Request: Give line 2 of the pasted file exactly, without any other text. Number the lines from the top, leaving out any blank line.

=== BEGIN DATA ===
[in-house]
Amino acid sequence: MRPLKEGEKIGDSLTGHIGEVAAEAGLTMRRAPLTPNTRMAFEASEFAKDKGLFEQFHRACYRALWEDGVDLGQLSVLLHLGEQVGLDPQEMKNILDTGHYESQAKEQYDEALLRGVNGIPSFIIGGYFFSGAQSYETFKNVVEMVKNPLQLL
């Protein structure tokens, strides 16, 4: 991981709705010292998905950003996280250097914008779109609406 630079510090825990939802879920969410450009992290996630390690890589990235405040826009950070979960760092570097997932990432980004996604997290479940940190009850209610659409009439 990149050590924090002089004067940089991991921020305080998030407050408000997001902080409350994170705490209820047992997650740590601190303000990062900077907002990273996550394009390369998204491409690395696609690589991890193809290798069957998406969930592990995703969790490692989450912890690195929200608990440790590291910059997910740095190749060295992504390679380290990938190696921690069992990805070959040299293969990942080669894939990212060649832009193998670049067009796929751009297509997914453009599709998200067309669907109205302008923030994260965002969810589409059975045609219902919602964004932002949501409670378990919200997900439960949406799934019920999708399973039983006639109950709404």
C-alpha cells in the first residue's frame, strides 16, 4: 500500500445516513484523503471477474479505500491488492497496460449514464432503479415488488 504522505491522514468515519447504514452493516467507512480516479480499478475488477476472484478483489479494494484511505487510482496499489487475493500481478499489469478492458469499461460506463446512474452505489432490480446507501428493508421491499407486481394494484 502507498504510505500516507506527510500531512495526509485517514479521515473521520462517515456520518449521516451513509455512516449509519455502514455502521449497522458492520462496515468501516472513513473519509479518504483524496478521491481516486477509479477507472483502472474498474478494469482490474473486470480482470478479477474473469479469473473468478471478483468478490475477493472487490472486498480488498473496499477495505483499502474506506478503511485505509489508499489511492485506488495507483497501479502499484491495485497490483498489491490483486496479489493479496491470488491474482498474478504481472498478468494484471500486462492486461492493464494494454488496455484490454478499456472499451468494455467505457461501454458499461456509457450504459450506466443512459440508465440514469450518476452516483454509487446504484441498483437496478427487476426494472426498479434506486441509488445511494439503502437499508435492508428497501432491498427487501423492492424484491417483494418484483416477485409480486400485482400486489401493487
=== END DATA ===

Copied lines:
Amino acid sequence: MRPLKEGEKIGDSLTGHIGEVAAEAGLTMRRAPLTPNTRMAFEASEFAKDKGLFEQFHRACYRALWEDGVDLGQLSVLLHLGEQVGLDPQEMKNILDTGHYESQAKEQYDEALLRGVNGIPSFIIGGYFFSGAQSYETFKNVVEMVKNPLQLL